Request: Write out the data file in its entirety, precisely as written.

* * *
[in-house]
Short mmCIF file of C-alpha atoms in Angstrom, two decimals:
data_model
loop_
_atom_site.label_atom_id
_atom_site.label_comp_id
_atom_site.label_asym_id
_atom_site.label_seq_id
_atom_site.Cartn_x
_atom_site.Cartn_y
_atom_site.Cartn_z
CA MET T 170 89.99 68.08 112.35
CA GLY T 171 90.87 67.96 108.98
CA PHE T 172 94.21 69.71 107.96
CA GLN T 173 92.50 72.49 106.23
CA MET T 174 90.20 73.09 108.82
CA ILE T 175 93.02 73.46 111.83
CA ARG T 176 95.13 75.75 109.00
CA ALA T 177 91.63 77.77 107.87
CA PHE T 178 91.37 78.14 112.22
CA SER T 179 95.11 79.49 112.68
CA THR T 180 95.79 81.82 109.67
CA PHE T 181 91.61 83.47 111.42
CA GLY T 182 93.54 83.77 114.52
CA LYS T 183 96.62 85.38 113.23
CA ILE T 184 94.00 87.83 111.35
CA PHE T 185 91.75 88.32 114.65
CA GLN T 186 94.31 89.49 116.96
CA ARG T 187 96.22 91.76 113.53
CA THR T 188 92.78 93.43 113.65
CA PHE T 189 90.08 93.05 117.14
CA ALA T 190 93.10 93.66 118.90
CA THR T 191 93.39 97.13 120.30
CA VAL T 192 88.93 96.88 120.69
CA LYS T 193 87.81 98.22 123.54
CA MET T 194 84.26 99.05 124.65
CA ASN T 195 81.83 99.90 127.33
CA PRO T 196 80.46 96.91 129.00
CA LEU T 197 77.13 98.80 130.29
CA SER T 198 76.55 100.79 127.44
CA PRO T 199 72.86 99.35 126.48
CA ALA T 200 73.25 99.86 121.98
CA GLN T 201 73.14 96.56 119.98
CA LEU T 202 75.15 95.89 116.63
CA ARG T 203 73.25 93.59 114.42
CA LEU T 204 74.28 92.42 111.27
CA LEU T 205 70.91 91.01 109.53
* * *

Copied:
[in-house]
Short mmCIF file of C-alpha atoms in Angstrom, two decimals:
data_model
loop_
_atom_site.label_atom_id
_atom_site.label_comp_id
_atom_site.label_asym_id
_atom_site.label_seq_id
_atom_site.Cartn_x
_atom_site.Cartn_y
_atom_site.Cartn_z
CA MET T 170 89.99 68.08 112.35
CA GLY T 171 90.87 67.96 108.98
CA PHE T 172 94.21 69.71 107.96
CA GLN T 173 92.50 72.49 106.23
CA MET T 174 90.20 73.09 108.82
CA ILE T 175 93.02 73.46 111.83
CA ARG T 176 95.13 75.75 109.00
CA ALA T 177 91.63 77.77 107.87
CA PHE T 178 91.37 78.14 112.22
CA SER T 179 95.11 79.49 112.68
CA THR T 180 95.79 81.82 109.67
CA PHE T 181 91.61 83.47 111.42
CA GLY T 182 93.54 83.77 114.52
CA LYS T 183 96.62 85.38 113.23
CA ILE T 184 94.00 87.83 111.35
CA PHE T 185 91.75 88.32 114.65
CA GLN T 186 94.31 89.49 116.96
CA ARG T 187 96.22 91.76 113.53
CA THR T 188 92.78 93.43 113.65
CA PHE T 189 90.08 93.05 117.14
CA ALA T 190 93.10 93.66 118.90
CA THR T 191 93.39 97.13 120.30
CA VAL T 192 88.93 96.88 120.69
CA LYS T 193 87.81 98.22 123.54
CA MET T 194 84.26 99.05 124.65
CA ASN T 195 81.83 99.90 127.33
CA PRO T 196 80.46 96.91 129.00
CA LEU T 197 77.13 98.80 130.29
CA SER T 198 76.55 100.79 127.44
CA PRO T 199 72.86 99.35 126.48
CA ALA T 200 73.25 99.86 121.98
CA GLN T 201 73.14 96.56 119.98
CA LEU T 202 75.15 95.89 116.63
CA ARG T 203 73.25 93.59 114.42
CA LEU T 204 74.28 92.42 111.27
CA LEU T 205 70.91 91.01 109.53